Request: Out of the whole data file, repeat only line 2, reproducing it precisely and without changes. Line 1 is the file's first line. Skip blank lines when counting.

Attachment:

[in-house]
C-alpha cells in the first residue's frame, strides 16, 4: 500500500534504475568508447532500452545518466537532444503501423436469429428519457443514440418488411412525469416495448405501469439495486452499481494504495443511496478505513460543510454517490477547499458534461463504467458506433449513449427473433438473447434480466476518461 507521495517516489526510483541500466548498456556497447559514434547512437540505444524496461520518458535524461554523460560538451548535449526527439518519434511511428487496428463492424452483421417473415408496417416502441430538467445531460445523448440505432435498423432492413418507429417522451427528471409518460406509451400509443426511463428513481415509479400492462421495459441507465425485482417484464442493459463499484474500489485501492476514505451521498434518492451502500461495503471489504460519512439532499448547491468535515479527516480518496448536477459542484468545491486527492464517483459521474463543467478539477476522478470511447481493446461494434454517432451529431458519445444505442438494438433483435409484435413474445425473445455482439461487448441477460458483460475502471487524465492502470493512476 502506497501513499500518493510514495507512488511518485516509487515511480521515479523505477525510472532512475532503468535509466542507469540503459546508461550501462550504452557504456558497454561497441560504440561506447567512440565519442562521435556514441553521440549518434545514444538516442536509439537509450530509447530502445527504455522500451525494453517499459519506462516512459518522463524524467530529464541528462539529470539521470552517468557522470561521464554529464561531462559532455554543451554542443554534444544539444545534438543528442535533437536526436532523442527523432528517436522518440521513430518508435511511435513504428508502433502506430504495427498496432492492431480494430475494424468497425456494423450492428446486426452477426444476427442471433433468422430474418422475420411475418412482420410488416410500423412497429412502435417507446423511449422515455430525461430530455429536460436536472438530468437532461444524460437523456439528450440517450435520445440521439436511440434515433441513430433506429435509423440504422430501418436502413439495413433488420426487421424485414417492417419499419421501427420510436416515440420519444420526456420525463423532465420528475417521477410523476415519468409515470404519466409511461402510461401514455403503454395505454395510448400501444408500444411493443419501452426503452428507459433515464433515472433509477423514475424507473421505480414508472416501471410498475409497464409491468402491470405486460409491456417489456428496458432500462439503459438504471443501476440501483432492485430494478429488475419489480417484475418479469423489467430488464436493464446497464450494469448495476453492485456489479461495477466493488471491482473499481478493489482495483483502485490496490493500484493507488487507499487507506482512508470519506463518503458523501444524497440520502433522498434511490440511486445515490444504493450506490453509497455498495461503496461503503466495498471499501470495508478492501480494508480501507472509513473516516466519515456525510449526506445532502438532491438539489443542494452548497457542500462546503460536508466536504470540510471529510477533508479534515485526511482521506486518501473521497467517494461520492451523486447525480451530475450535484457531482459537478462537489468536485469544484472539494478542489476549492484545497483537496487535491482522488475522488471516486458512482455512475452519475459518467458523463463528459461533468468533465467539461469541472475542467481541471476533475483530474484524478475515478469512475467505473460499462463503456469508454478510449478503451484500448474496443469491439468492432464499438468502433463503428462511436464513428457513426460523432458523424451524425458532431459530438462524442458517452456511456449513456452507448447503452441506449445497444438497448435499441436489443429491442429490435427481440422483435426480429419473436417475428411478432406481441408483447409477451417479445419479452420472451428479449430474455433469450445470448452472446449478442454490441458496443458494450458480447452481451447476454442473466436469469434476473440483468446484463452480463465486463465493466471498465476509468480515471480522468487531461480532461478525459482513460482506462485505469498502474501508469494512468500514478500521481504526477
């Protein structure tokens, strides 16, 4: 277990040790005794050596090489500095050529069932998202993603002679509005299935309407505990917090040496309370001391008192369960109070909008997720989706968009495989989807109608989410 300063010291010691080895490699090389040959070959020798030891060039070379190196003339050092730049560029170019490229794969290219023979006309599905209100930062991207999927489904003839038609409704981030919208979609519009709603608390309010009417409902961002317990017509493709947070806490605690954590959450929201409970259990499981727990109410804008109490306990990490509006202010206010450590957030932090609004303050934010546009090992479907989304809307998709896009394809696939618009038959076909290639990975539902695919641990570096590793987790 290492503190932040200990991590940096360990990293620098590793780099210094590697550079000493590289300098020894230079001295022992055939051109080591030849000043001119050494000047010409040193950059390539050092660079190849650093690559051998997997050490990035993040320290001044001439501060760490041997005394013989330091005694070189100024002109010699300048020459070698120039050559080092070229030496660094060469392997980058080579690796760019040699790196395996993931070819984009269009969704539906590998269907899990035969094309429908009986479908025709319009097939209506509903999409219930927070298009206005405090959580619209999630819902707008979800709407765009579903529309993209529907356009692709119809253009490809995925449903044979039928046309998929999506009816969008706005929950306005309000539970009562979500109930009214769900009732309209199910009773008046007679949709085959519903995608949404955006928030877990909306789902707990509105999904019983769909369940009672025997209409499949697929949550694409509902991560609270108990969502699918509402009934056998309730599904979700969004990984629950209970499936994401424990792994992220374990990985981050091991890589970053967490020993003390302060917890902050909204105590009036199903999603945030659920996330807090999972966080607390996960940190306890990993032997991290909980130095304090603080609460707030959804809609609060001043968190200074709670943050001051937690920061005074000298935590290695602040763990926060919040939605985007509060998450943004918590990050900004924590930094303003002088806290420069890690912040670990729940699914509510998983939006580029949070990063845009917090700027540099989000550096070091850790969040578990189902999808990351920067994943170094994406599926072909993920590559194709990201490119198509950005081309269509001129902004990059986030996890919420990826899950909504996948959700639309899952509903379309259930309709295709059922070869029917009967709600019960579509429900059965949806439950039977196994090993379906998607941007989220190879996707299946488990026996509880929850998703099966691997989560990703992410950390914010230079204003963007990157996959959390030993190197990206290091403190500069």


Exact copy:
C-alpha cells in the first residue's frame, strides 16, 4: 500500500534504475568508447532500452545518466537532444503501423436469429428519457443514440418488411412525469416495448405501469439495486452499481494504495443511496478505513460543510454517490477547499458534461463504467458506433449513449427473433438473447434480466476518461 507521495517516489526510483541500466548498456556497447559514434547512437540505444524496461520518458535524461554523460560538451548535449526527439518519434511511428487496428463492424452483421417473415408496417416502441430538467445531460445523448440505432435498423432492413418507429417522451427528471409518460406509451400509443426511463428513481415509479400492462421495459441507465425485482417484464442493459463499484474500489485501492476514505451521498434518492451502500461495503471489504460519512439532499448547491468535515479527516480518496448536477459542484468545491486527492464517483459521474463543467478539477476522478470511447481493446461494434454517432451529431458519445444505442438494438433483435409484435413474445425473445455482439461487448441477460458483460475502471487524465492502470493512476 502506497501513499500518493510514495507512488511518485516509487515511480521515479523505477525510472532512475532503468535509466542507469540503459546508461550501462550504452557504456558497454561497441560504440561506447567512440565519442562521435556514441553521440549518434545514444538516442536509439537509450530509447530502445527504455522500451525494453517499459519506462516512459518522463524524467530529464541528462539529470539521470552517468557522470561521464554529464561531462559532455554543451554542443554534444544539444545534438543528442535533437536526436532523442527523432528517436522518440521513430518508435511511435513504428508502433502506430504495427498496432492492431480494430475494424468497425456494423450492428446486426452477426444476427442471433433468422430474418422475420411475418412482420410488416410500423412497429412502435417507446423511449422515455430525461430530455429536460436536472438530468437532461444524460437523456439528450440517450435520445440521439436511440434515433441513430433506429435509423440504422430501418436502413439495413433488420426487421424485414417492417419499419421501427420510436416515440420519444420526456420525463423532465420528475417521477410523476415519468409515470404519466409511461402510461401514455403503454395505454395510448400501444408500444411493443419501452426503452428507459433515464433515472433509477423514475424507473421505480414508472416501471410498475409497464409491468402491470405486460409491456417489456428496458432500462439503459438504471443501476440501483432492485430494478429488475419489480417484475418479469423489467430488464436493464446497464450494469448495476453492485456489479461495477466493488471491482473499481478493489482495483483502485490496490493500484493507488487507499487507506482512508470519506463518503458523501444524497440520502433522498434511490440511486445515490444504493450506490453509497455498495461503496461503503466495498471499501470495508478492501480494508480501507472509513473516516466519515456525510449526506445532502438532491438539489443542494452548497457542500462546503460536508466536504470540510471529510477533508479534515485526511482521506486518501473521497467517494461520492451523486447525480451530475450535484457531482459537478462537489468536485469544484472539494478542489476549492484545497483537496487535491482522488475522488471516486458512482455512475452519475459518467458523463463528459461533468468533465467539461469541472475542467481541471476533475483530474484524478475515478469512475467505473460499462463503456469508454478510449478503451484500448474496443469491439468492432464499438468502433463503428462511436464513428457513426460523432458523424451524425458532431459530438462524442458517452456511456449513456452507448447503452441506449445497444438497448435499441436489443429491442429490435427481440422483435426480429419473436417475428411478432406481441408483447409477451417479445419479452420472451428479449430474455433469450445470448452472446449478442454490441458496443458494450458480447452481451447476454442473466436469469434476473440483468446484463452480463465486463465493466471498465476509468480515471480522468487531461480532461478525459482513460482506462485505469498502474501508469494512468500514478500521481504526477